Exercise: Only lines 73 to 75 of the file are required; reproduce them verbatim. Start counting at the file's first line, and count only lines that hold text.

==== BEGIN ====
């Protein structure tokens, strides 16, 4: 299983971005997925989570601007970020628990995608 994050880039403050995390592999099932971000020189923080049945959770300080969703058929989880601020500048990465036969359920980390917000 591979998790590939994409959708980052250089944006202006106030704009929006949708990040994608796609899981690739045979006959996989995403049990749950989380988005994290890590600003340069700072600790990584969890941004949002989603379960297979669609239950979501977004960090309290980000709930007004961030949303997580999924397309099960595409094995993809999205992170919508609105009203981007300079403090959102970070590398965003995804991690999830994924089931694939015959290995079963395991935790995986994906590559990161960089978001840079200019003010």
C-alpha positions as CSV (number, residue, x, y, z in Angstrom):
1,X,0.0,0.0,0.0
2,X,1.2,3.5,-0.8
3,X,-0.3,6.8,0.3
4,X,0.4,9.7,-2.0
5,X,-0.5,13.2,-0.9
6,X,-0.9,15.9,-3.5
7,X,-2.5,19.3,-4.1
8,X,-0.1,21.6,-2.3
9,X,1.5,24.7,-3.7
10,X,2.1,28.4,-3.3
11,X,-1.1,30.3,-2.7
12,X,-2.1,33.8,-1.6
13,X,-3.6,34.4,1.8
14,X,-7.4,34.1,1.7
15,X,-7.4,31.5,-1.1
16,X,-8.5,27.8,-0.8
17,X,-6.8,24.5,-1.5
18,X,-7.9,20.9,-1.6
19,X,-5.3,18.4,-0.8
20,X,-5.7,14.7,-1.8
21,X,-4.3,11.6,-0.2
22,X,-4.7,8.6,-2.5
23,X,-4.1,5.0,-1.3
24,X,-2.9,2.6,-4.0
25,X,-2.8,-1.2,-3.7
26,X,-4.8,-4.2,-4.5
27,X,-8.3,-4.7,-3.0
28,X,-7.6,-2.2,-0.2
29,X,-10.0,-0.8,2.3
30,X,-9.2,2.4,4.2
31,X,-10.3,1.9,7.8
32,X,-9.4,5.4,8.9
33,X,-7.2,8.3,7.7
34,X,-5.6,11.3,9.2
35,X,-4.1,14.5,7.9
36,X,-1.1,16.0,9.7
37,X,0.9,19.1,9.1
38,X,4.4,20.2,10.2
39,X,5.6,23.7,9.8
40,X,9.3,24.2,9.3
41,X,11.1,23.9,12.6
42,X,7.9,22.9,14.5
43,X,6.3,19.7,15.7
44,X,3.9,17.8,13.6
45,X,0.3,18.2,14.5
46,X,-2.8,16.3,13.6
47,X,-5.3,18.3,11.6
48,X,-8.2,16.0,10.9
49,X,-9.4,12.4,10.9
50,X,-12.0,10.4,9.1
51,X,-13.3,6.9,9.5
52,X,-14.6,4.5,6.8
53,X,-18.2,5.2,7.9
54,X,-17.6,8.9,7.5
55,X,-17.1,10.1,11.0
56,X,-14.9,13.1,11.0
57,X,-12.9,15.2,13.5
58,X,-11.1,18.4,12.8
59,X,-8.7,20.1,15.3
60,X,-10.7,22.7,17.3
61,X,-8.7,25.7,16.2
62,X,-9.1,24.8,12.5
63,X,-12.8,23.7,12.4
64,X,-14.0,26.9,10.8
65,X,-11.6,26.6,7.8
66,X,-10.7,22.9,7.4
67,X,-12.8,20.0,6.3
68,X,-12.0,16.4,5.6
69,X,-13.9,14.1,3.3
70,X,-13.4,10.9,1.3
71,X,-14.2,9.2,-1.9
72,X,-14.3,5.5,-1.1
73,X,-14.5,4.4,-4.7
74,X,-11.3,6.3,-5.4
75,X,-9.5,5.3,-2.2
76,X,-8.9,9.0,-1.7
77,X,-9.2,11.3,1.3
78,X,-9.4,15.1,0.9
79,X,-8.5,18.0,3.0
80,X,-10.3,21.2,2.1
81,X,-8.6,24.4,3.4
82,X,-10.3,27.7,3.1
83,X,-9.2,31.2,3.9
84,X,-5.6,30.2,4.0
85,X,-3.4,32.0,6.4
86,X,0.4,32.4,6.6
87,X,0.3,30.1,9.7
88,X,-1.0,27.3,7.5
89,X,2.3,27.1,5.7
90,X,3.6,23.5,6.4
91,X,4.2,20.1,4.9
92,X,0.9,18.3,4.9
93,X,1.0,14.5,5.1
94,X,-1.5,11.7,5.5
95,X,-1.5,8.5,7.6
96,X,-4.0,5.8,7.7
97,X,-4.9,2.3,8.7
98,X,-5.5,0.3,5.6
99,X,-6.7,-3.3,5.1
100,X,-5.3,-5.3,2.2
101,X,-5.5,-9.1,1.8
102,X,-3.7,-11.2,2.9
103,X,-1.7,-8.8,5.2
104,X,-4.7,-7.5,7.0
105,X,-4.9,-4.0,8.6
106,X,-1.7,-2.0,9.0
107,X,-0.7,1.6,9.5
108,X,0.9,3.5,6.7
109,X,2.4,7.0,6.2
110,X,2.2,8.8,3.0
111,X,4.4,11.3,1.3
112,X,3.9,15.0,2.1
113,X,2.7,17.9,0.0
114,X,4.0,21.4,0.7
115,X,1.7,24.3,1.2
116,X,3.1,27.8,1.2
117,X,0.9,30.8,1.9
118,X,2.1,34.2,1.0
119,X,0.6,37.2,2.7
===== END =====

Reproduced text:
71,X,-14.2,9.2,-1.9
72,X,-14.3,5.5,-1.1
73,X,-14.5,4.4,-4.7